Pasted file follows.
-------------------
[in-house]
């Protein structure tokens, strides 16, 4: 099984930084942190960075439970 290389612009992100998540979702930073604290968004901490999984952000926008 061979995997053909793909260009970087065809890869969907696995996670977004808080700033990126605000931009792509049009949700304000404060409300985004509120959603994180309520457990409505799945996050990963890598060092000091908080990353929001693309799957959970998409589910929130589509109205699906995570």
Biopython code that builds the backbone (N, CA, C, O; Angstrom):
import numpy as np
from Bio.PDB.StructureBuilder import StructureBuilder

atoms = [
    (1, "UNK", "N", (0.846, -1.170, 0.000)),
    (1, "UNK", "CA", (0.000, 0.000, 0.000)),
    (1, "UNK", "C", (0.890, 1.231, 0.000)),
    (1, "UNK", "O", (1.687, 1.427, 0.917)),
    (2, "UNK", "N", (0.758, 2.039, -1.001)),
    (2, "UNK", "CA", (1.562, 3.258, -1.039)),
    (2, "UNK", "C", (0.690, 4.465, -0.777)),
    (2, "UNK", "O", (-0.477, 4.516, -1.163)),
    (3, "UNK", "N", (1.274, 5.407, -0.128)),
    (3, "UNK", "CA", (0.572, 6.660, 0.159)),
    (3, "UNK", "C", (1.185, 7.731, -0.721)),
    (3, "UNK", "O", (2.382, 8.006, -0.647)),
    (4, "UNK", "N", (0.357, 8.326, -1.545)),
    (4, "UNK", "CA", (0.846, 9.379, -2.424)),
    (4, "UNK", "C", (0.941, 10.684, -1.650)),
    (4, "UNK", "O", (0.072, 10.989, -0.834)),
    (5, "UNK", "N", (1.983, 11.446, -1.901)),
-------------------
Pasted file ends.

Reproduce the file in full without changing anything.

[in-house]
């Protein structure tokens, strides 16, 4: 099984930084942190960075439970 290389612009992100998540979702930073604290968004901490999984952000926008 061979995997053909793909260009970087065809890869969907696995996670977004808080700033990126605000931009792509049009949700304000404060409300985004509120959603994180309520457990409505799945996050990963890598060092000091908080990353929001693309799957959970998409589910929130589509109205699906995570």
Biopython code that builds the backbone (N, CA, C, O; Angstrom):
import numpy as np
from Bio.PDB.StructureBuilder import StructureBuilder

atoms = [
    (1, "UNK", "N", (0.846, -1.170, 0.000)),
    (1, "UNK", "CA", (0.000, 0.000, 0.000)),
    (1, "UNK", "C", (0.890, 1.231, 0.000)),
    (1, "UNK", "O", (1.687, 1.427, 0.917)),
    (2, "UNK", "N", (0.758, 2.039, -1.001)),
    (2, "UNK", "CA", (1.562, 3.258, -1.039)),
    (2, "UNK", "C", (0.690, 4.465, -0.777)),
    (2, "UNK", "O", (-0.477, 4.516, -1.163)),
    (3, "UNK", "N", (1.274, 5.407, -0.128)),
    (3, "UNK", "CA", (0.572, 6.660, 0.159)),
    (3, "UNK", "C", (1.185, 7.731, -0.721)),
    (3, "UNK", "O", (2.382, 8.006, -0.647)),
    (4, "UNK", "N", (0.357, 8.326, -1.545)),
    (4, "UNK", "CA", (0.846, 9.379, -2.424)),
    (4, "UNK", "C", (0.941, 10.684, -1.650)),
    (4, "UNK", "O", (0.072, 10.989, -0.834)),
    (5, "UNK", "N", (1.983, 11.446, -1.901)),